Celebrate Women’s History Month with these books about women who rock!
Black Diamond Queens: Africa American Women and Rock and Roll by Maureen Mahon
Not only does this book explore the lives of black women in rock-and-roll between the 1950s and 1980s, but Mahon includes great photos and interview snippets. Black Diamond Queens is a thorough and academic account for music buffs to enjoy.
Women Who Rock: Bessie to Beyonce. Girl Groups to Riot Grrrl by Evelyn McDonnell
Women Who Rock celebrates 104 of the greatest female musicians in rock history. Each chapter is devoted to a particular musician and the chapters are organized chronologically, from Bessie Smith to Brittany Howard. These are nice profiles and the book allows for the reader to appreciate how women have contributed to rock since the genre became popular.
Rock-and-Roll Woman: The 50 Fiercest Female Rockers by Meredith Ochs
While McDonnell’s Women Who Rock encompasses a wide variety of names, Ochs devotes Rock-and-Roll Woman to 50 of the greatest women in music. She explores the personal journeys and public careers of solo artists and bands from the 1950s to today, from multiple genres. She also incorporates a few more names (like Karen O and Grace Potter) that aren’t found in Women Who Rock.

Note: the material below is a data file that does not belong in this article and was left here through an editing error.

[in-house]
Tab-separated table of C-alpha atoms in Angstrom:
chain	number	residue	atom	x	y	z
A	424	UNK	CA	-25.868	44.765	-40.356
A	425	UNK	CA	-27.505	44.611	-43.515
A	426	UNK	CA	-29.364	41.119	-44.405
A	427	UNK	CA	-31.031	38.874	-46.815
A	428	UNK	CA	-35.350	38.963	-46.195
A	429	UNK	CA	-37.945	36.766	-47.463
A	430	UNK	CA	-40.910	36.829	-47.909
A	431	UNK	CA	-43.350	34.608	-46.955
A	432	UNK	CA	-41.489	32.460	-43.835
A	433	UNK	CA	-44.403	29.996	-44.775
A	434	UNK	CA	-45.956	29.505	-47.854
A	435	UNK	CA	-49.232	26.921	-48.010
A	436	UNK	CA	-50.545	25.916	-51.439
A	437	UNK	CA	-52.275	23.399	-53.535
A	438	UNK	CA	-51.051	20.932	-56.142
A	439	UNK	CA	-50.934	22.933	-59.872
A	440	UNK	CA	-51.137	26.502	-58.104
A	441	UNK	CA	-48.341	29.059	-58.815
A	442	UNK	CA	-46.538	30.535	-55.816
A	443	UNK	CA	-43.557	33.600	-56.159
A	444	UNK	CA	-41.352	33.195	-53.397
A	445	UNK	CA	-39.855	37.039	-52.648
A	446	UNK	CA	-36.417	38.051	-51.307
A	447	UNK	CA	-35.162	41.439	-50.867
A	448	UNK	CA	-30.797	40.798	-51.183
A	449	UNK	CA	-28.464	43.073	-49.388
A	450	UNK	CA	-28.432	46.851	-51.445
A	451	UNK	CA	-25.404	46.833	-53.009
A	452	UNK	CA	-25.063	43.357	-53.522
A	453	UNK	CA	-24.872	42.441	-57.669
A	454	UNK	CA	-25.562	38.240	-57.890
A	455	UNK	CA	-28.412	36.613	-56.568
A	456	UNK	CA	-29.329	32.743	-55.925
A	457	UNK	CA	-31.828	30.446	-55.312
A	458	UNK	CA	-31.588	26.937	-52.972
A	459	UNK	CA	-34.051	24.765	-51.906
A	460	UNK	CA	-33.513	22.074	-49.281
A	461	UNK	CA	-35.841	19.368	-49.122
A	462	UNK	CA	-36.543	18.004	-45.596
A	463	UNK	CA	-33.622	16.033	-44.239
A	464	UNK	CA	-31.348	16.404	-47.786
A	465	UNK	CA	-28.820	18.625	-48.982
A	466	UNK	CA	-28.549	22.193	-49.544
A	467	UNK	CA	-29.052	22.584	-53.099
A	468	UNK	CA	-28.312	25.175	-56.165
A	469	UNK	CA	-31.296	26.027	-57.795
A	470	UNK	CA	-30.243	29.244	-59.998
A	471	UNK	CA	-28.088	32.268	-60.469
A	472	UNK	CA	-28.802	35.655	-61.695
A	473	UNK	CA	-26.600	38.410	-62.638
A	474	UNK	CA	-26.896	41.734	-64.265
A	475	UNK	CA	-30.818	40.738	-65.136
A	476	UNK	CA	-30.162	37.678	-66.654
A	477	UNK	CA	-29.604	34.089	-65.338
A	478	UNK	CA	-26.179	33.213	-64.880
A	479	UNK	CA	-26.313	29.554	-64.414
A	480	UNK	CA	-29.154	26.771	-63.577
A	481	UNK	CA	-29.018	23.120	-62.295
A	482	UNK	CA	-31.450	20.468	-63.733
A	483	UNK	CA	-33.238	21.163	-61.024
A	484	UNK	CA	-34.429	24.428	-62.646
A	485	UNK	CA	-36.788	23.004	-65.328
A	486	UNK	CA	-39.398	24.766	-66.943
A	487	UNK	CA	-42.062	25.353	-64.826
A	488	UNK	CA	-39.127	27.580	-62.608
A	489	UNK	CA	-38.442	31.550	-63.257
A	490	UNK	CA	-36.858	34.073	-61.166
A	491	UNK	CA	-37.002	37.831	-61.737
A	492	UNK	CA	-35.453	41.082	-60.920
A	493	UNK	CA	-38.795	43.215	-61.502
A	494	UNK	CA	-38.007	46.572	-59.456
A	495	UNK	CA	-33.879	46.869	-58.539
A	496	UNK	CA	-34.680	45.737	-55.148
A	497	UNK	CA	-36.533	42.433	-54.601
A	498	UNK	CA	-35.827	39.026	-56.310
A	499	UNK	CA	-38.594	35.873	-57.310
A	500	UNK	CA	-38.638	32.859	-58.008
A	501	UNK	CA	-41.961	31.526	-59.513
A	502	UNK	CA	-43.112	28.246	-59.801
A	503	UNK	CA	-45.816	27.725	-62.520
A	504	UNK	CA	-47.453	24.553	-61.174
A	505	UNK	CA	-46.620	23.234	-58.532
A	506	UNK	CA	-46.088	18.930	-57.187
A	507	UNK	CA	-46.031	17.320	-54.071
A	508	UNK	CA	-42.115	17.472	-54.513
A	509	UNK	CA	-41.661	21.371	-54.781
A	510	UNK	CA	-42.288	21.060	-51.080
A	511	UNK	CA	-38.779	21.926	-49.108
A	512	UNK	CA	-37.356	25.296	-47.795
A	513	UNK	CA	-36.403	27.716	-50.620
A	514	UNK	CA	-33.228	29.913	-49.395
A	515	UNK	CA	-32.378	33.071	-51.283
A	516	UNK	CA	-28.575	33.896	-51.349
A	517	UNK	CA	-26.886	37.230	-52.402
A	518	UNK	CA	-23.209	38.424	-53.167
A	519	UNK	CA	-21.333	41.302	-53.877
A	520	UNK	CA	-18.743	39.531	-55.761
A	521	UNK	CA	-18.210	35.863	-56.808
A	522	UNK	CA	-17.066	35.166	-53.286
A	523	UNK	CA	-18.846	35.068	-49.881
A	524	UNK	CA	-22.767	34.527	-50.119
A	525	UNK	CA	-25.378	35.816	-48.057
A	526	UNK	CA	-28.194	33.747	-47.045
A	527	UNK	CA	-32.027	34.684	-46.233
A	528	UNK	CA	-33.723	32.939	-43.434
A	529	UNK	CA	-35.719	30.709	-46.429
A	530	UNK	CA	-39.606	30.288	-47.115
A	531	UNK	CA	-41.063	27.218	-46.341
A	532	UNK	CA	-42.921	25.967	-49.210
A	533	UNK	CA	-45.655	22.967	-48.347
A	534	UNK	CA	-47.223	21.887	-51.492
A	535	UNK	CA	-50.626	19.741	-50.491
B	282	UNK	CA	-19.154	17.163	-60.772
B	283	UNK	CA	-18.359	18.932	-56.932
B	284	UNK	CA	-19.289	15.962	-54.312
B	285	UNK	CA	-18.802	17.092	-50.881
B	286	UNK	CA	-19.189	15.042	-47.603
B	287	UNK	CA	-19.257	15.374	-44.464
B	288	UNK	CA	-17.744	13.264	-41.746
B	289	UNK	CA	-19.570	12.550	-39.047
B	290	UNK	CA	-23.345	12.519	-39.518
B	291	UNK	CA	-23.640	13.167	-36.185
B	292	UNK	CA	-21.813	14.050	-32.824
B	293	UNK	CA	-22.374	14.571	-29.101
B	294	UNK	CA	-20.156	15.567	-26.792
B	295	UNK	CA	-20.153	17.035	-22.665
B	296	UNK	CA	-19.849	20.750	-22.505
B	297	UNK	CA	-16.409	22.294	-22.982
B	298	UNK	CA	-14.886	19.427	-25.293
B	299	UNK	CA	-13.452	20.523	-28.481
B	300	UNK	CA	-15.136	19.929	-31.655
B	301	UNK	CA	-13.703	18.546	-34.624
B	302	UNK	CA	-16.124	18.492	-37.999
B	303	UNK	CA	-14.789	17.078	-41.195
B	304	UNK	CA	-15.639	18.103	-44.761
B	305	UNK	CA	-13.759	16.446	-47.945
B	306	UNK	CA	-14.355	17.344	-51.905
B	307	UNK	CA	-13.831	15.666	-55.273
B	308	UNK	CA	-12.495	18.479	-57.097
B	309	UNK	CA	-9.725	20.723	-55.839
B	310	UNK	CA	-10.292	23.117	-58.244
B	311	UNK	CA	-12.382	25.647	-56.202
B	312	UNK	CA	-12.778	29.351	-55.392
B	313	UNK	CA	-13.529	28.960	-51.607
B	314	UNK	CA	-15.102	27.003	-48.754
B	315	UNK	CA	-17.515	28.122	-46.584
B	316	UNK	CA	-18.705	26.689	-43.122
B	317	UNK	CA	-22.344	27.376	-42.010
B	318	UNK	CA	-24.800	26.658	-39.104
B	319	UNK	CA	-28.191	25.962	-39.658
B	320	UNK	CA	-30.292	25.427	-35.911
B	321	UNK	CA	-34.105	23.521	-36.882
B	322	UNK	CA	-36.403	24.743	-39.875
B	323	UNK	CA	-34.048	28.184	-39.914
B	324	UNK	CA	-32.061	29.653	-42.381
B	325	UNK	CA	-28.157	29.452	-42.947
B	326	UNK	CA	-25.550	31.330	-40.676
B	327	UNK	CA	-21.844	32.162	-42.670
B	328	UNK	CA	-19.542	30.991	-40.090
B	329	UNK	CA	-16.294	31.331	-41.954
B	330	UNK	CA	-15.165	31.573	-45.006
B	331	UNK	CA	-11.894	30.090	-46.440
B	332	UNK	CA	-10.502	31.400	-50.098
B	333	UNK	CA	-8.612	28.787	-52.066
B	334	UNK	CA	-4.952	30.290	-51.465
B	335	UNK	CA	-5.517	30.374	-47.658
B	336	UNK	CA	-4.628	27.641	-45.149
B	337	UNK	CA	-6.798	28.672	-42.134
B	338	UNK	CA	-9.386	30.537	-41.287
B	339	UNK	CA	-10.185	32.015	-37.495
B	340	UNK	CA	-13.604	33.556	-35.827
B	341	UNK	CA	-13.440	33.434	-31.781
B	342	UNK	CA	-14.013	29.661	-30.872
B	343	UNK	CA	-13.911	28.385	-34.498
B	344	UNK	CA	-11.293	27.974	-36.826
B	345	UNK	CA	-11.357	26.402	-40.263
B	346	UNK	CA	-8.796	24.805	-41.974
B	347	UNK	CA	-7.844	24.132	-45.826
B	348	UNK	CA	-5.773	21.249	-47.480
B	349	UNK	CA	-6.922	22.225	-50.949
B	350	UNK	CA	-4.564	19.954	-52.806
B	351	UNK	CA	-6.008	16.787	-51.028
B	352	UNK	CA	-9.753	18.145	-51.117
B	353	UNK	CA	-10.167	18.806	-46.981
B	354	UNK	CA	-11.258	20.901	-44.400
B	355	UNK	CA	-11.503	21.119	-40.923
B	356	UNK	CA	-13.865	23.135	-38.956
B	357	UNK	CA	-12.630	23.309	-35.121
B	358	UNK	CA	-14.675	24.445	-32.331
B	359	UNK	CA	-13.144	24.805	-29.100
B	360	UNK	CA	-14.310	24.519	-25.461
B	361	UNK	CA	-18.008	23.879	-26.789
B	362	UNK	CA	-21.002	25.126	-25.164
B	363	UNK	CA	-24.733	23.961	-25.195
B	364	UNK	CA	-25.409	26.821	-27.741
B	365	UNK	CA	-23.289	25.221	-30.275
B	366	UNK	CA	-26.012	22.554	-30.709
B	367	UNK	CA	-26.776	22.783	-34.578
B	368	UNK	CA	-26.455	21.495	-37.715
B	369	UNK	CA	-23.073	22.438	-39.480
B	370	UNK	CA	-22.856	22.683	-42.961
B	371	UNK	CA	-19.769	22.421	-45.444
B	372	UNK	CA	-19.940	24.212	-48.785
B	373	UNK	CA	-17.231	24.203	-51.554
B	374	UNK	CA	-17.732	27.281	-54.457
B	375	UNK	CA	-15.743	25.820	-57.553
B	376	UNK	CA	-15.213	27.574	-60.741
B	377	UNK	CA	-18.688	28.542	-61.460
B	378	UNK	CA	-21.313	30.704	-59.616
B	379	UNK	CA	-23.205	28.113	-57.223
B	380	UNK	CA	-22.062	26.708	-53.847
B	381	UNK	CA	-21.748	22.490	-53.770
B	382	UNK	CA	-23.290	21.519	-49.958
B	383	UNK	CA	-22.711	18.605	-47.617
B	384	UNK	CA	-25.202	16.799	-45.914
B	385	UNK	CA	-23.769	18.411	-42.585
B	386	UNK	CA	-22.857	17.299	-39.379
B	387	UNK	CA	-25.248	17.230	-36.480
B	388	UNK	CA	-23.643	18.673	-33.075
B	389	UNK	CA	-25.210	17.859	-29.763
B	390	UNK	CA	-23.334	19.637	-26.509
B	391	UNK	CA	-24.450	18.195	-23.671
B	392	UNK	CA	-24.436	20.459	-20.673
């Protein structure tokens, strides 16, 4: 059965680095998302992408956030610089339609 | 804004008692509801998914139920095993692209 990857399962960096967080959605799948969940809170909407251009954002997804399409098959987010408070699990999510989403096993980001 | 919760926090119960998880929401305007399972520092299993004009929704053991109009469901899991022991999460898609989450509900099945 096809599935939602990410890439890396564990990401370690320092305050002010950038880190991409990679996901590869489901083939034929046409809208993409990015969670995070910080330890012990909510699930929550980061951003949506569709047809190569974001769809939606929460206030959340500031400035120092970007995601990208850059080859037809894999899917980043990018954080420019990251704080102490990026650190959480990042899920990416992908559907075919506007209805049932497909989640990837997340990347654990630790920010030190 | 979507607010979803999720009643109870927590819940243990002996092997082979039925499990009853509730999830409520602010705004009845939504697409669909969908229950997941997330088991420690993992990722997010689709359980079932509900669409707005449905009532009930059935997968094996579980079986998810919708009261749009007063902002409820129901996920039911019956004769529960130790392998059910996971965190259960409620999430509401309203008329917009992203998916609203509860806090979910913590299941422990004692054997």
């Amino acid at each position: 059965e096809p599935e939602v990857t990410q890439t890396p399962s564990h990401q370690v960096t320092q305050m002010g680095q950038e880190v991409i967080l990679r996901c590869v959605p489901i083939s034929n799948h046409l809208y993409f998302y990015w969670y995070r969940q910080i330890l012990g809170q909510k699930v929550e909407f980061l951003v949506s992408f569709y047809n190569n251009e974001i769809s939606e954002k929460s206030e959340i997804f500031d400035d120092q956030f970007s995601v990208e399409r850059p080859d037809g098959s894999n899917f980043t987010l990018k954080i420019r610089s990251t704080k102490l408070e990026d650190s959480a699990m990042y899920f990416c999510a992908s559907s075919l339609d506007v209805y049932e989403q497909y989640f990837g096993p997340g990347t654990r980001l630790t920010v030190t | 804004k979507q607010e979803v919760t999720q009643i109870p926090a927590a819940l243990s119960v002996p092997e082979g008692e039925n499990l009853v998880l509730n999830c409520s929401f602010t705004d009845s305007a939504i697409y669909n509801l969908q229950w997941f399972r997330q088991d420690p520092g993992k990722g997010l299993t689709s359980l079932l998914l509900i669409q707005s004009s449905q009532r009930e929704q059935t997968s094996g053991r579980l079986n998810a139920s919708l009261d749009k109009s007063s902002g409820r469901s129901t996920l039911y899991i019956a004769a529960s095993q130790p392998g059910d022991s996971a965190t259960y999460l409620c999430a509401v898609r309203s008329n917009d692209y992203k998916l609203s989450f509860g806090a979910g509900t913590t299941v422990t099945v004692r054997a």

Revenge of the She-Punks: A Feminist Music History from Poly Styrene to Pussy Riot by Vivien Goldman
Goldman has a unique insight into the world of rock music as she began her career as a music journalist in the 1970s. Each chapter of Revenge of the She-Punks covers four different themes that she believes are at the heart of every female rocker’s music, from girly identity to money to love/unlove to protest. Within each chapter she provides examples of artists that questioned status quo and challenged each chapter’s theme.
Nobody Asked Me About The Girls: Women, Music, and Fame by Lisa Robinson
“Over my four-decade career interviewing and writing about musicians, I was most often asked what Mick Jagger or Michael Jackson or David Bowie or Jay-Z were really like. For the most part, women were dismissed.” Robinson is a music journalist who has gotten to interview and become close with famous musicians (she provides many fun behind-the-scenes photos of her with celebrities). Her tone is conversational, making this a fun read. Similar to Goldman, she devotes each chapter of Nobody Asked Me About The Girls to a particular topic (fame, stage fright, age, abuse, etc) and explores how women in rock-and-roll have dealt with and continue to deal with each topic throughout their careers.